Saturday, August 23 2014 2:48 PM EDT2014-08-23 18:48:18 GMT
Ferguson's streets were peaceful for a third night as tensions between police and protesters continued to subside after nights of violence and unrest erupted when a white police officer fatally shot an unarmed...More >>
Ferguson's streets remained peaceful as tensions between police and protesters continued to subside after nights of violence and unrest that erupted when a white police officer fatally shot an unarmed black 18-year-old.More >>
Saturday, August 23 2014 2:35 PM EDT2014-08-23 18:35:43 GMT
A senior Hamas leader says the group signed a pledge to back any Palestinian bid to join the International Criminal Court. Such a step could expose Israel - as well as Hamas - to war crimes investigations.More >>
Israeli aircraft fired two missiles at a 12-story apartment tower in downtown Gaza City on Saturday, collapsing the building, sending a huge fireball into the sky and wounding at least 22 people, including 11 children,...More >>
Saturday, August 23 2014 2:06 PM EDT2014-08-23 18:06:15 GMT
Organizers expect up to 5,000 people to attend a march protesting the death of an unarmed black man who died after being placed in a chokehold by a white New York police officer.More >>
Thousands of people expressing grief, anger and hope for a better future marched through Staten Island on Saturday to protest the chokehold death of an unarmed black man by a white police officer.More >>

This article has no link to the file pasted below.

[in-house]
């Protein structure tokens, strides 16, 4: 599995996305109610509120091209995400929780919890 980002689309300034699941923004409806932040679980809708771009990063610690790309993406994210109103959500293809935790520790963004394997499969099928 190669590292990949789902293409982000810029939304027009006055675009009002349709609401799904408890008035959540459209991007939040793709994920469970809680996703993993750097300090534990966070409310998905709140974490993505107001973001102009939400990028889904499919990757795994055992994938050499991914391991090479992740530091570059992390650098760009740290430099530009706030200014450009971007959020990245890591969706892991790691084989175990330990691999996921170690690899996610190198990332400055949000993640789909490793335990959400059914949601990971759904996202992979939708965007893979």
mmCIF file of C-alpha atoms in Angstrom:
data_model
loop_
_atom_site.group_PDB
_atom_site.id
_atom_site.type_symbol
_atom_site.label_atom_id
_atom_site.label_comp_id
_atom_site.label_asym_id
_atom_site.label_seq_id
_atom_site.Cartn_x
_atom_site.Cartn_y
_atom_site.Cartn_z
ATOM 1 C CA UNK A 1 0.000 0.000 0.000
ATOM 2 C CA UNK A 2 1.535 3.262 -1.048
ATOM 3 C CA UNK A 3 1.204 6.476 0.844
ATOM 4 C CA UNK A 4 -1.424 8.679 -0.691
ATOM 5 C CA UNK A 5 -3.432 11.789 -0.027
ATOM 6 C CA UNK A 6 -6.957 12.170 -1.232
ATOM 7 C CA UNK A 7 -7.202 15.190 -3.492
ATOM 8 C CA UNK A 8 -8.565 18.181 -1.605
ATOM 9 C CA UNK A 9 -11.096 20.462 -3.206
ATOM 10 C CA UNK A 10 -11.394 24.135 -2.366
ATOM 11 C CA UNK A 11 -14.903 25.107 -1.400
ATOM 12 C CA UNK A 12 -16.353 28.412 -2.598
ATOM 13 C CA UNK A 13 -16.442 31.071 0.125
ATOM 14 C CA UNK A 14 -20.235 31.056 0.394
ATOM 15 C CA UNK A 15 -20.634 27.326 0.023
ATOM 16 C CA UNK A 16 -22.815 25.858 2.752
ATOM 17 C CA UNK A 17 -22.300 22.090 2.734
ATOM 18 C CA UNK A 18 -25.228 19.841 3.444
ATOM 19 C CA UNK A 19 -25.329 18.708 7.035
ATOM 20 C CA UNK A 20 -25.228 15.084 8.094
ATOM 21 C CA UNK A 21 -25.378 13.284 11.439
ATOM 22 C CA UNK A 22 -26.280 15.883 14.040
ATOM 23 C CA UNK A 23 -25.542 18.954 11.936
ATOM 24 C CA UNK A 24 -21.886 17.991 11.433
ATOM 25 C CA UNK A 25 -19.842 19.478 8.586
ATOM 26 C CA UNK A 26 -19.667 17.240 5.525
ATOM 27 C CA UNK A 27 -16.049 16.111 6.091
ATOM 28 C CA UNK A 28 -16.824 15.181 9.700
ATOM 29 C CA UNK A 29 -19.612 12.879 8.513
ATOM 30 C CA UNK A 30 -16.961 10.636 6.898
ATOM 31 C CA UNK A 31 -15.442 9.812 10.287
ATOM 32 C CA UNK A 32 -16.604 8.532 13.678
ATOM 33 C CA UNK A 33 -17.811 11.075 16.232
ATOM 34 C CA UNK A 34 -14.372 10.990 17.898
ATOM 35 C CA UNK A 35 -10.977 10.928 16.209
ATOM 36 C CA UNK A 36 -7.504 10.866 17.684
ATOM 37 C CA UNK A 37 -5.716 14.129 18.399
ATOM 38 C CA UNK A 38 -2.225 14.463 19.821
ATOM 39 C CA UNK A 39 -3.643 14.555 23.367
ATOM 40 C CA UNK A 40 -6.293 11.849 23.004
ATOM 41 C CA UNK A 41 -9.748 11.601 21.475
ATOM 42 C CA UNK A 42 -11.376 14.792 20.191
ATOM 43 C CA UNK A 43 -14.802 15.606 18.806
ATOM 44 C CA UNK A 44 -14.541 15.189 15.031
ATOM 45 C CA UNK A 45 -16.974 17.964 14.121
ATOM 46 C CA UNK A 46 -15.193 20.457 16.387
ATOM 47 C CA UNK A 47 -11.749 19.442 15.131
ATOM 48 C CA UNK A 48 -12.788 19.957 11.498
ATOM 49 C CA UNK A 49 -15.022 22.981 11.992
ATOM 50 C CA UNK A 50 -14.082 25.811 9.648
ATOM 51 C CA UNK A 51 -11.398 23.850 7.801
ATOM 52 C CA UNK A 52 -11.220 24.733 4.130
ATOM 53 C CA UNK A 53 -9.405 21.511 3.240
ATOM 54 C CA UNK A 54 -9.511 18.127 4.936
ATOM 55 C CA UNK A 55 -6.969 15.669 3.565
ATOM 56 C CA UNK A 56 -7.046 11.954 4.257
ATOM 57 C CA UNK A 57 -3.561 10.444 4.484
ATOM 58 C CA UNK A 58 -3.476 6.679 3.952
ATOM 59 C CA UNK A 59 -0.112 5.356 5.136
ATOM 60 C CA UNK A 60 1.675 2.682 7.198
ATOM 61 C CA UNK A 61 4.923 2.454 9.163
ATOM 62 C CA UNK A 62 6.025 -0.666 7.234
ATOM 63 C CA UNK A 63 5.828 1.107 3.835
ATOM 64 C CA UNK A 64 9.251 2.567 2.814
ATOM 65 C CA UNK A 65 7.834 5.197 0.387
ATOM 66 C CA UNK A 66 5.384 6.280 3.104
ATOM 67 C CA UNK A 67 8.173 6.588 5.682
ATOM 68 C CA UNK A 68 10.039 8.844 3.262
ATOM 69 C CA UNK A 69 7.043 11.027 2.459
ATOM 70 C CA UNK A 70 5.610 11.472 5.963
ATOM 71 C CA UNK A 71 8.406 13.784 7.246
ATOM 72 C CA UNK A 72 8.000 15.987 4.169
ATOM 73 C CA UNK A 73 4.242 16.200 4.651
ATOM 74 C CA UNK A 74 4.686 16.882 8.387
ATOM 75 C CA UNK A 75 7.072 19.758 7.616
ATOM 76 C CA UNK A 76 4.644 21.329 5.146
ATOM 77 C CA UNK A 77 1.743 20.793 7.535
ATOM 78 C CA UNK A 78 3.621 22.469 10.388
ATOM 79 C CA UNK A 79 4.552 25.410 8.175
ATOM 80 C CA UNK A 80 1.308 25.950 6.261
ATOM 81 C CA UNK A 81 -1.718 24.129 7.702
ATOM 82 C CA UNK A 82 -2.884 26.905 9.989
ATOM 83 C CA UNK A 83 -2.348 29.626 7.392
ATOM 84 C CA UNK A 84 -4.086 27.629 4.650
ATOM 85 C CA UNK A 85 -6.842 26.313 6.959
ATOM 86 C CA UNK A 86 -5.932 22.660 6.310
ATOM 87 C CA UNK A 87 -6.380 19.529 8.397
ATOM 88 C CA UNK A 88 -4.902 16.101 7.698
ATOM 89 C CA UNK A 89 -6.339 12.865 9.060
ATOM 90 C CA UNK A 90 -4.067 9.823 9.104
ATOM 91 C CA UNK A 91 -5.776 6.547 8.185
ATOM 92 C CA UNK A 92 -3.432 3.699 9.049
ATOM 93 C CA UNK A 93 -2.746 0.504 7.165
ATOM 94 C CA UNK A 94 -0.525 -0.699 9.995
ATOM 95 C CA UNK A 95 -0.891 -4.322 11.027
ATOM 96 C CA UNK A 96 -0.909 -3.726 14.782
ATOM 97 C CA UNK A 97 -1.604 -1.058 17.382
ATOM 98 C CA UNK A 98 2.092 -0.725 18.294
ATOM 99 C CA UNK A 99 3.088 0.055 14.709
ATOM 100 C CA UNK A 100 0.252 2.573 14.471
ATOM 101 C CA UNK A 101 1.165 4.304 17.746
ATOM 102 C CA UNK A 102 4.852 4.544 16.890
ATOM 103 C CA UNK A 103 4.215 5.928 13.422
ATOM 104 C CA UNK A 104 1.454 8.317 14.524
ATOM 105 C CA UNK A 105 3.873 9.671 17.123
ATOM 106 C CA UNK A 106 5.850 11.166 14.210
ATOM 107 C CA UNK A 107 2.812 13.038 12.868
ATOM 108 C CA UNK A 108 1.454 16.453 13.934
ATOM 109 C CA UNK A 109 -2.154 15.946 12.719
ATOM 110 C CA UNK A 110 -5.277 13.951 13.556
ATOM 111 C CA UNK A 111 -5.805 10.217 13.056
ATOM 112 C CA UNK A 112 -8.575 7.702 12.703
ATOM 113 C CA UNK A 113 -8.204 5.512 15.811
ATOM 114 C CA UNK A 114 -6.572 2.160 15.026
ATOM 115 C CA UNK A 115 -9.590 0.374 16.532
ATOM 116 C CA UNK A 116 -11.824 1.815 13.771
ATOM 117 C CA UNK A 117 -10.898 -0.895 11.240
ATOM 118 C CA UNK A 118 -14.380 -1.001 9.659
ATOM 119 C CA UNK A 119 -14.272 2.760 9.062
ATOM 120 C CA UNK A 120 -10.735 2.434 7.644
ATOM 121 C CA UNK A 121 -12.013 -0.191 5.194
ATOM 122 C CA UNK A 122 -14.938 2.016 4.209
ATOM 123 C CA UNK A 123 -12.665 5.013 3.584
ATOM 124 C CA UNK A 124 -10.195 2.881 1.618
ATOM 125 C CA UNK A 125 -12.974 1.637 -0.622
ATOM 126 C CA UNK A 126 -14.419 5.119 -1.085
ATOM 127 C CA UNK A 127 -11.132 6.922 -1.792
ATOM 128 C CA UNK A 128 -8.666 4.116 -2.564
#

HUNTSVILLE, AL (WAFF) -
One Huntsville family's Independence Day celebration means more this year than ever before.
Three brothers: Eddie, Everett and Exavier Massey - all soldiers - returned home to Huntsville just in time for the July 4 weekend. The Massey family was whole again for the occasion - celebrating a homecoming and the country the brothers fought for over the last nine months.
Each man, all Alabama A&M students in their 20s, are also members of the Army National Guard. They follow in the footsteps of their father, who also served. The brothers were in Afghanistan at the same time, sometimes together, sometimes separated.
Back at home, their parents anxiously awaited their arrival. Their father, Eddie Massey Sr., said while he was stressed at home, he knows their experience was much tougher.
"They had some trying times," Eddie said. "They were trained and ready for everything they had to face. They left here as boys and came back men, so it prospered for me."
Friends accompanied the welcome-home party Friday, many of whom hadn't seen the brothers for nearly a year. The men themselves were clearly happy to be back. They said they missed the small things people usually take for granted: fresh air, grass, fast food - and their dad's barbecue.
Eddie, Everett and Exavier said they were grateful to have the opportunity to check in with each other in-person during their tour. They agreed it was easier dealing with the stresses of combat with a brother going through the same things, and that you always had someone to talk to.
When their boots touched U.S. soil on Tuesday, mother Sandra said the reunion was indescribable beyond saying, "It is so wonderful; it is a blessing."
"I chose the oldest one, who I thought was the strongest, and I just jumped around his neck and held on to the other two at the same time," Sandra said on her first course of action after nine months and little communication with her sons.
Their reunion was a blessing for the soldiers, a prayer answered for their parents... and an honor to witness for the rest of us.